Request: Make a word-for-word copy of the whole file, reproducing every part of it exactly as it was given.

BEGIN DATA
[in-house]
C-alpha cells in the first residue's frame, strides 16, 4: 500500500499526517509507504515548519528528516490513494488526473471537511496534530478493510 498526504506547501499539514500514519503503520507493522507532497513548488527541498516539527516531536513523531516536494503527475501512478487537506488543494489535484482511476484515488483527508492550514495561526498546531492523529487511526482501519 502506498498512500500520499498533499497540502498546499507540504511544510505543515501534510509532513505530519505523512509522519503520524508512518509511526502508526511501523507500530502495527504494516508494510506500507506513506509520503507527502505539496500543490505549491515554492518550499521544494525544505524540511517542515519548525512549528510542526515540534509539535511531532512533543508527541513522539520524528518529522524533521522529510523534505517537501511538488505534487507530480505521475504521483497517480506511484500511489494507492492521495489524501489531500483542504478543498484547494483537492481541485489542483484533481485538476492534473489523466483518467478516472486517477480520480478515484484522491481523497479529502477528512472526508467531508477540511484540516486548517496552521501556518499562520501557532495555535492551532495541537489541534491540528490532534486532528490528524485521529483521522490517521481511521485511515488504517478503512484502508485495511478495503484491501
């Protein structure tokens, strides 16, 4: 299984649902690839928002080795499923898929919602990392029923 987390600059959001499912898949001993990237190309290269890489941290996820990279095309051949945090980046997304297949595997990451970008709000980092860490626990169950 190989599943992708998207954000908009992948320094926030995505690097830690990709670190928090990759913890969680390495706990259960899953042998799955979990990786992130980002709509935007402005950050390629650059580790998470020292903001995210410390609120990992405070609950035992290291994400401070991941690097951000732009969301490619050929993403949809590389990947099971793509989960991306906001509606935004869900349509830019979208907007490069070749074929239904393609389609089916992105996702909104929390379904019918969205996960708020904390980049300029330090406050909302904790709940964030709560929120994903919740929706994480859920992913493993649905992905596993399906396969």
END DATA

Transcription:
[in-house]
C-alpha cells in the first residue's frame, strides 16, 4: 500500500499526517509507504515548519528528516490513494488526473471537511496534530478493510 498526504506547501499539514500514519503503520507493522507532497513548488527541498516539527516531536513523531516536494503527475501512478487537506488543494489535484482511476484515488483527508492550514495561526498546531492523529487511526482501519 502506498498512500500520499498533499497540502498546499507540504511544510505543515501534510509532513505530519505523512509522519503520524508512518509511526502508526511501523507500530502495527504494516508494510506500507506513506509520503507527502505539496500543490505549491515554492518550499521544494525544505524540511517542515519548525512549528510542526515540534509539535511531532512533543508527541513522539520524528518529522524533521522529510523534505517537501511538488505534487507530480505521475504521483497517480506511484500511489494507492492521495489524501489531500483542504478543498484547494483537492481541485489542483484533481485538476492534473489523466483518467478516472486517477480520480478515484484522491481523497479529502477528512472526508467531508477540511484540516486548517496552521501556518499562520501557532495555535492551532495541537489541534491540528490532534486532528490528524485521529483521522490517521481511521485511515488504517478503512484502508485495511478495503484491501
């Protein structure tokens, strides 16, 4: 299984649902690839928002080795499923898929919602990392029923 987390600059959001499912898949001993990237190309290269890489941290996820990279095309051949945090980046997304297949595997990451970008709000980092860490626990169950 190989599943992708998207954000908009992948320094926030995505690097830690990709670190928090990759913890969680390495706990259960899953042998799955979990990786992130980002709509935007402005950050390629650059580790998470020292903001995210410390609120990992405070609950035992290291994400401070991941690097951000732009969301490619050929993403949809590389990947099971793509989960991306906001509606935004869900349509830019979208907007490069070749074929239904393609389609089916992105996702909104929390379904019918969205996960708020904390980049300029330090406050909302904790709940964030709560929120994903919740929706994480859920992913493993649905992905596993399906396969």